Hind Meddeb

Filmmaker based in Paris, I currently work between Europe, North Africa, and the Middle East. Citizen of both sides of the Mediterranean, I try to represent people and territories in their complexity. I mostly film by myself creating an intimacy with those I’m following.


My first film “Casablanca. One way ticket to Paradise” tells the story of 14 Moroccan suicide bombers who killed dozens of innocent people in restaurants and bars downtown Casablanca after having been indoctrinated by a jihadi movement. The terrorists were in their early twenties and came from the same neighbourhood, one of the poorest slums in the suburb of the city. The film reveals their untold stories through the words of their families, friends, neighbours and schoolmates.


Between 2011 and 2013, I directed two feature documentaries observing the Arab revolutions through the eyes of young musicians in the slums of Cairo and across Tunisia. In Egypt, I discovered a new sound that combines pop, electronic music and unconfined lyrics, which breaks the taboos of the conservative patriarchal society. To describe that phenomenon, I shaped the word “Electro Chaabi” and made a film of it. In “Tunisia Clash”, I entered the underground Tunisian rap scene, fighting for freedom of speech and social justice. Observing the Arab revolutions through the eyes of young people in working-class neighborhoods, and more particularly through the music that gets them dancing and dreaming, this was my quest as a film director.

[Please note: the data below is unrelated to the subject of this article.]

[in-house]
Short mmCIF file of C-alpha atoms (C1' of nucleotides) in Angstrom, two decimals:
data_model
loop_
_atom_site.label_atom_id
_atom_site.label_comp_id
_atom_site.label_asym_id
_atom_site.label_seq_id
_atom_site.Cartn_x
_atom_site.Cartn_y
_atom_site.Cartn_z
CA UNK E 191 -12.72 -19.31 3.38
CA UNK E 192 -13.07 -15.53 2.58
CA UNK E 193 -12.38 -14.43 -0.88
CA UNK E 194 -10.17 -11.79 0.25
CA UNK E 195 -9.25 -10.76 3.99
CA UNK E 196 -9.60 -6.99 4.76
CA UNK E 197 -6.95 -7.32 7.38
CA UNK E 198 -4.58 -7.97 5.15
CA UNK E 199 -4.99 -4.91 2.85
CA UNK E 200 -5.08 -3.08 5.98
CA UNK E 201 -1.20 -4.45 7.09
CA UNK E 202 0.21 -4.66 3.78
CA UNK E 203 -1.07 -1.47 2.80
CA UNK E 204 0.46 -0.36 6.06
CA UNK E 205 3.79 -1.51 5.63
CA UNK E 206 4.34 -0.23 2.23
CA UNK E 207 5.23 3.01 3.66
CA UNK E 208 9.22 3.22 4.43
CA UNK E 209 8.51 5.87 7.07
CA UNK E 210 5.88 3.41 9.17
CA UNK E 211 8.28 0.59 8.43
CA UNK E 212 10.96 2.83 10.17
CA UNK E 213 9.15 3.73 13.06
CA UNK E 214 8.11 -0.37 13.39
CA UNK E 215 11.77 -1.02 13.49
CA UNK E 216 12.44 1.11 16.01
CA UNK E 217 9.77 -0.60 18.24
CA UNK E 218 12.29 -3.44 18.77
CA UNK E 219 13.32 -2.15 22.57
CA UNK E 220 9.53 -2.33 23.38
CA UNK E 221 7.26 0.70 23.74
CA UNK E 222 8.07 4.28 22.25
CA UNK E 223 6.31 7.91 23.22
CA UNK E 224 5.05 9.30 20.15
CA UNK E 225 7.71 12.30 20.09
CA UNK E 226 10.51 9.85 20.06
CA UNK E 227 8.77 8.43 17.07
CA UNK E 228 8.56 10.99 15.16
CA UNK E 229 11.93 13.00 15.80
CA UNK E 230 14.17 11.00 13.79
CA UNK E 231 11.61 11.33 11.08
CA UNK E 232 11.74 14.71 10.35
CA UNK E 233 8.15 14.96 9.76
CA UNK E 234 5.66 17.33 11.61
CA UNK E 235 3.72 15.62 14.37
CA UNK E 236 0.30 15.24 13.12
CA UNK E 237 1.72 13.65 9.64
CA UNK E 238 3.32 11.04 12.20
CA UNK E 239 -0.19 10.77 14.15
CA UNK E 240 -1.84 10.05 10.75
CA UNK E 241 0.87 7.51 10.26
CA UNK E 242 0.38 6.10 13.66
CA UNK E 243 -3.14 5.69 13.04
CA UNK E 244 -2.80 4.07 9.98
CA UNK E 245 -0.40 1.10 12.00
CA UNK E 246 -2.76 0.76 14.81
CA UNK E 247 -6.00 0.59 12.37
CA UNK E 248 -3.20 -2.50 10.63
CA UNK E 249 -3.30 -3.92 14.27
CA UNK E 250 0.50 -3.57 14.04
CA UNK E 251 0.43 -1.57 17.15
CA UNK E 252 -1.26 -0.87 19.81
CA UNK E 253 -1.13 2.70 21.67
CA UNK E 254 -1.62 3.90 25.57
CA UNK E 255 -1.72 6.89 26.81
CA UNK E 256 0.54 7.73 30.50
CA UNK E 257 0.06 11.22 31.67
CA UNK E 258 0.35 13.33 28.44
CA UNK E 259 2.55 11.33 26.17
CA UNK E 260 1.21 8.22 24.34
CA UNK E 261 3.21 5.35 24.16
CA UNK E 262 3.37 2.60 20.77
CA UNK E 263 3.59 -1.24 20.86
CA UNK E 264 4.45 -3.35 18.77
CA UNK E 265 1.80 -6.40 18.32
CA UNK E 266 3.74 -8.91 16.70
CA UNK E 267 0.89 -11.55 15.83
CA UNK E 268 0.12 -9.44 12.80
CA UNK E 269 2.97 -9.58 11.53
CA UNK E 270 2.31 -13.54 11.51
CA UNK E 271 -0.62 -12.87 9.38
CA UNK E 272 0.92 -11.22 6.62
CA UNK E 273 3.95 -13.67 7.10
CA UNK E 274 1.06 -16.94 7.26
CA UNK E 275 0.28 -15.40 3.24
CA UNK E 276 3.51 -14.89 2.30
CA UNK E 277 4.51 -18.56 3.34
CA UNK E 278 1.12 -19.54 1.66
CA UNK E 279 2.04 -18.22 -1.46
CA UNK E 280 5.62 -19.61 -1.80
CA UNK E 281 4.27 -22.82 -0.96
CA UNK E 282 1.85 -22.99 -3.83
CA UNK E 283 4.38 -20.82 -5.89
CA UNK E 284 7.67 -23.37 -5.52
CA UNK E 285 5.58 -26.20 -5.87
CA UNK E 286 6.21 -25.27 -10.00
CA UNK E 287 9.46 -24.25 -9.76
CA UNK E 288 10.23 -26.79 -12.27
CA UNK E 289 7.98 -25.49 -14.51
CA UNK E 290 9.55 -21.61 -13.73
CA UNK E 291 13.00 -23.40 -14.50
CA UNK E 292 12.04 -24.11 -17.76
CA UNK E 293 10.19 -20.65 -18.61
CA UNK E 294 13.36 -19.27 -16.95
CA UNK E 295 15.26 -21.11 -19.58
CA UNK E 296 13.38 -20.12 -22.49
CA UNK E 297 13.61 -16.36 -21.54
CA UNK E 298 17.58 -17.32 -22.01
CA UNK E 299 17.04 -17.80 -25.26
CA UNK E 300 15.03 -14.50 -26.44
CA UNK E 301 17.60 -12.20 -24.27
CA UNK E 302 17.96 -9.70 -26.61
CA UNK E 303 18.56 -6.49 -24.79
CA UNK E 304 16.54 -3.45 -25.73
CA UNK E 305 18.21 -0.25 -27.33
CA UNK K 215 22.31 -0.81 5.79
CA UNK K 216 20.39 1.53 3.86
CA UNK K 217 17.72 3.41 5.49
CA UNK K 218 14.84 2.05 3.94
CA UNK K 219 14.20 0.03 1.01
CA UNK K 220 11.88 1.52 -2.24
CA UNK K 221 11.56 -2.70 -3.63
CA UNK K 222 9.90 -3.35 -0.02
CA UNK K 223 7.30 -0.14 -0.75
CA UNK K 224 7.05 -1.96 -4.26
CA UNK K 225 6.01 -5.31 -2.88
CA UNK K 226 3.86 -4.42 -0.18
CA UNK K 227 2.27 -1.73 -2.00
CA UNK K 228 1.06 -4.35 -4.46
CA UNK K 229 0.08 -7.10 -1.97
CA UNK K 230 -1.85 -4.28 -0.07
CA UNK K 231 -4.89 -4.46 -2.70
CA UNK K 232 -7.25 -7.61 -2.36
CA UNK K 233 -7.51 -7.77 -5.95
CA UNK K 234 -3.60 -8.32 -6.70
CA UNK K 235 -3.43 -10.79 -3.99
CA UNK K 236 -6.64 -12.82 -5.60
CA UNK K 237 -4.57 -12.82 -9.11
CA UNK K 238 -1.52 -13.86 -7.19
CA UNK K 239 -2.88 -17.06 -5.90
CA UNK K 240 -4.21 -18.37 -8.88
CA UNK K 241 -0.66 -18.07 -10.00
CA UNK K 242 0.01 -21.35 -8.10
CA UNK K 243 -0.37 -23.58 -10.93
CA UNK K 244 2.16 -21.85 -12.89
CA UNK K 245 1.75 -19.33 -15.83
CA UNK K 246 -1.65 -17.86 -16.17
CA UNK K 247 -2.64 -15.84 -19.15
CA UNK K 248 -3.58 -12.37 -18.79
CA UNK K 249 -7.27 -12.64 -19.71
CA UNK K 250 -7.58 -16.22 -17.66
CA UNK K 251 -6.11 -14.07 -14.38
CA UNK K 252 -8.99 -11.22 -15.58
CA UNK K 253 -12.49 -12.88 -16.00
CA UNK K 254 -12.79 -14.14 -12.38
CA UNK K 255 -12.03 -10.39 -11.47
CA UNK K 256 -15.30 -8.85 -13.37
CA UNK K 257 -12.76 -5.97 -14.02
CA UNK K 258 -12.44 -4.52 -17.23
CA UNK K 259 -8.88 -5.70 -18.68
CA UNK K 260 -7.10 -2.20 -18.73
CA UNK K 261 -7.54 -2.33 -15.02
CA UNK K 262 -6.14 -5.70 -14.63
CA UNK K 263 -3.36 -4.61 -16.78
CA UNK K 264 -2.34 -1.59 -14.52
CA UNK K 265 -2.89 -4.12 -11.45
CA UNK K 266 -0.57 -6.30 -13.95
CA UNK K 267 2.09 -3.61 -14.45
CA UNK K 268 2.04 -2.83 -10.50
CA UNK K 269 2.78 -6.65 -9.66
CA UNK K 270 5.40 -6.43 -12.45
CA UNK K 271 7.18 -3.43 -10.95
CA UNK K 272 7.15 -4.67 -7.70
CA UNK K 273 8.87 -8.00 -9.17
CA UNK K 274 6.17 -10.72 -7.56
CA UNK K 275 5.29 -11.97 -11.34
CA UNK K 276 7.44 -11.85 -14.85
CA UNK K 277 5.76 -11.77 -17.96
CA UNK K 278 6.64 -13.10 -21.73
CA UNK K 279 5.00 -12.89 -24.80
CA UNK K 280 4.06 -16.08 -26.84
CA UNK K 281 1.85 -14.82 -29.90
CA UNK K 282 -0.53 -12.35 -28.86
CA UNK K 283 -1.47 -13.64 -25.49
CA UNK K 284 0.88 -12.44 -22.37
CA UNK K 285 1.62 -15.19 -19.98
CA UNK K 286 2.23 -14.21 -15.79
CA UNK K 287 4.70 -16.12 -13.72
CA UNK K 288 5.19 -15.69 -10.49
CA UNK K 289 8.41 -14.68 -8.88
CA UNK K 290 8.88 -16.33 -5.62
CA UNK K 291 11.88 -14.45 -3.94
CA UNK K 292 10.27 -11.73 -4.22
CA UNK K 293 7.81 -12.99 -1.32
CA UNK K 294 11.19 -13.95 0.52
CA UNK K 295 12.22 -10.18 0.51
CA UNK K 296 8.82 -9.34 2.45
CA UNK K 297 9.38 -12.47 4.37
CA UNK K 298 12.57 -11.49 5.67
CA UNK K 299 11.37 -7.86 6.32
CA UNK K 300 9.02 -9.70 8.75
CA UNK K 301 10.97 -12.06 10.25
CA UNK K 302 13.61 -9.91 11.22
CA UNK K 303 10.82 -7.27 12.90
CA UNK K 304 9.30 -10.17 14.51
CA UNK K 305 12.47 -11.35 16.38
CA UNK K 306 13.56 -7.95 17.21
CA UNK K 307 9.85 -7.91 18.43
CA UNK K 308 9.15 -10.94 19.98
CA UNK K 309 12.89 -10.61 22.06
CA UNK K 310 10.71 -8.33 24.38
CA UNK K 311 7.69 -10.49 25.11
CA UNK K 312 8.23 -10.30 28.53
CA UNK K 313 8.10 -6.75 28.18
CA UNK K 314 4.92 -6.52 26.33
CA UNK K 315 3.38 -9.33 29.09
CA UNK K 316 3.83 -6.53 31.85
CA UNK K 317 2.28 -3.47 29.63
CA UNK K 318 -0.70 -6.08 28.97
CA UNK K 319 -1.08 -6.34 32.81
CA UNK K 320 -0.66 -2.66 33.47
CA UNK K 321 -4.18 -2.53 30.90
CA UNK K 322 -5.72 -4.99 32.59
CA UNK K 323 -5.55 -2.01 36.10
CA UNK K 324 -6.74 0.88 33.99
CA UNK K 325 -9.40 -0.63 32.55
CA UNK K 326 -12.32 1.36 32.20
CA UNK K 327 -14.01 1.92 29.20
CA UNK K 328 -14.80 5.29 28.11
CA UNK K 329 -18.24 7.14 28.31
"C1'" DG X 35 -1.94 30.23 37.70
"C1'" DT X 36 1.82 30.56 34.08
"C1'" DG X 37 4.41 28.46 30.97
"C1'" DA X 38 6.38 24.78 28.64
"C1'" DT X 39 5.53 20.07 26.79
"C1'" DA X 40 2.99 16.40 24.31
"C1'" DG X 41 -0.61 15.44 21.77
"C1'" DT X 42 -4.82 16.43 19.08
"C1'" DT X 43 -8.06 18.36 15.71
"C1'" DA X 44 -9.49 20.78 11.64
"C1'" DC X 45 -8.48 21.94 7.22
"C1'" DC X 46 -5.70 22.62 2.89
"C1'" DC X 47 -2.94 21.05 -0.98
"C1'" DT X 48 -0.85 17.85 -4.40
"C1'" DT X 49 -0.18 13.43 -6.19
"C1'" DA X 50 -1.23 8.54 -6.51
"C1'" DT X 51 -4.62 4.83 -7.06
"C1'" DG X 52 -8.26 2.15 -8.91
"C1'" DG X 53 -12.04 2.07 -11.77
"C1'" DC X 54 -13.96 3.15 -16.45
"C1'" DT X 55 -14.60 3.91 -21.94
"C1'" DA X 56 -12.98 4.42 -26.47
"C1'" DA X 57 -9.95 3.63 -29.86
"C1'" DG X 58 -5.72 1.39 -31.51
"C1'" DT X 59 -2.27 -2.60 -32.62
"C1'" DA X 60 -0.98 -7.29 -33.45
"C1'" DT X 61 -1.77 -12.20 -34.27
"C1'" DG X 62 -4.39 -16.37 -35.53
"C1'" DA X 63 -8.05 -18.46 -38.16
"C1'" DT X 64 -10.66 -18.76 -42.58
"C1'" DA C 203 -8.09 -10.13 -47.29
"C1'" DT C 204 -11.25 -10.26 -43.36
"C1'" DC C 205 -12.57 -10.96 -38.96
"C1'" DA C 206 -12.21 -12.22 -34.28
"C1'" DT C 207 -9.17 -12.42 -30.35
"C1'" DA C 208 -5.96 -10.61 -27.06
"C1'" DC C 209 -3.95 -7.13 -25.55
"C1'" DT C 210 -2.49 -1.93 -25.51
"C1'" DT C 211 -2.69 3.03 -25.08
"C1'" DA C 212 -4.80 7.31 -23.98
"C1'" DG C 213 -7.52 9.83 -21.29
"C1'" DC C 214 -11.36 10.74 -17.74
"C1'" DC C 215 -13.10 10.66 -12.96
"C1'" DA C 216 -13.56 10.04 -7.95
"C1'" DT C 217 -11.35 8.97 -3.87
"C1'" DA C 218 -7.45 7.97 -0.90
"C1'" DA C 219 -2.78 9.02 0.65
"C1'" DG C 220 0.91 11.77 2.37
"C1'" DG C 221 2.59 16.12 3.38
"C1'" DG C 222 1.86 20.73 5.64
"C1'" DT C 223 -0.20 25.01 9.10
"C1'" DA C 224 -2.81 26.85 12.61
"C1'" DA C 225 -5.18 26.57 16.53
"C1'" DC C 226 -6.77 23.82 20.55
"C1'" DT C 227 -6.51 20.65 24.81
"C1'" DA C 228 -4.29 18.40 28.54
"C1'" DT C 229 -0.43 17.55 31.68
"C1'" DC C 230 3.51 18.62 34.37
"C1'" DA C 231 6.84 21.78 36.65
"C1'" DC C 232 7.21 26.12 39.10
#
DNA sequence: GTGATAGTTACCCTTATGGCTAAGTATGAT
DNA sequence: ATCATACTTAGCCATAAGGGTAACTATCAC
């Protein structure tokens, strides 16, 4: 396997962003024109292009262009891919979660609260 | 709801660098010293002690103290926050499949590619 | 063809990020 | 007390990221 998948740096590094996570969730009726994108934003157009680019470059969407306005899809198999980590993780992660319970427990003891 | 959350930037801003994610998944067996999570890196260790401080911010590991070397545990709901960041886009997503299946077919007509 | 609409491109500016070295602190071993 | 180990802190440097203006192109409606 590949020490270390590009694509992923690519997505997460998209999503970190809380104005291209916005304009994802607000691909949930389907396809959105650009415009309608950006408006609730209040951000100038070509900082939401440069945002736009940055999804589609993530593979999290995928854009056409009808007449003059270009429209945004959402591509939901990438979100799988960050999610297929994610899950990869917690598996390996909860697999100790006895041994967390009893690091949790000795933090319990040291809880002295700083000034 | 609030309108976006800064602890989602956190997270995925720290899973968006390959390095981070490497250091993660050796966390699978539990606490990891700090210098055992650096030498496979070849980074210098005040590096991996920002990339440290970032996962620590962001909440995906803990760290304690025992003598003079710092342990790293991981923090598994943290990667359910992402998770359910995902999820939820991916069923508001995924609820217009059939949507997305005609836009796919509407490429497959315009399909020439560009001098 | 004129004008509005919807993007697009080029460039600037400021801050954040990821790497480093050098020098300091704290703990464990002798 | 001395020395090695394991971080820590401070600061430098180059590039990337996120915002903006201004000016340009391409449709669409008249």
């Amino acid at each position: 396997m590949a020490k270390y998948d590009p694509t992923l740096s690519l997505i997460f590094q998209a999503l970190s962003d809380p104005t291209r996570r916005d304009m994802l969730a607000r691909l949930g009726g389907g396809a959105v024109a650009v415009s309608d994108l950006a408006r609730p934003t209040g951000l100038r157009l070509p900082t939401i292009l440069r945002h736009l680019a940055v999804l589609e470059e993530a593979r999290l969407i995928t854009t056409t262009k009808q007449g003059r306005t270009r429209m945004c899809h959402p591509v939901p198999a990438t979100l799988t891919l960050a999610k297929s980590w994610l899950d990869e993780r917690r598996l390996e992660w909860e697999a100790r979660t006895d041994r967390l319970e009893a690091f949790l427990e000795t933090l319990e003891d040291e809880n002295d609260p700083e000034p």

In my latest film, “Paris Stalingrad”, I’ve been meaning to show to the world a hidden side of Paris, while the French capital closes doors to asylum seekers, building fences to expel them from public spaces, creating new borders downtown.


Last spring, I started to shoot a new film in Sudan. I attended the revolutionary sit-in in Khartoum, a living dream carried by the rising generation. After the military militias attacked the area, burning the tents, erasing the paintings and the slogans on the walls, despite the violence and the number of people killed, Sudanese people continued their peaceful fight for freedom. The film follows ordinary citizens engaged on this long journey for change.


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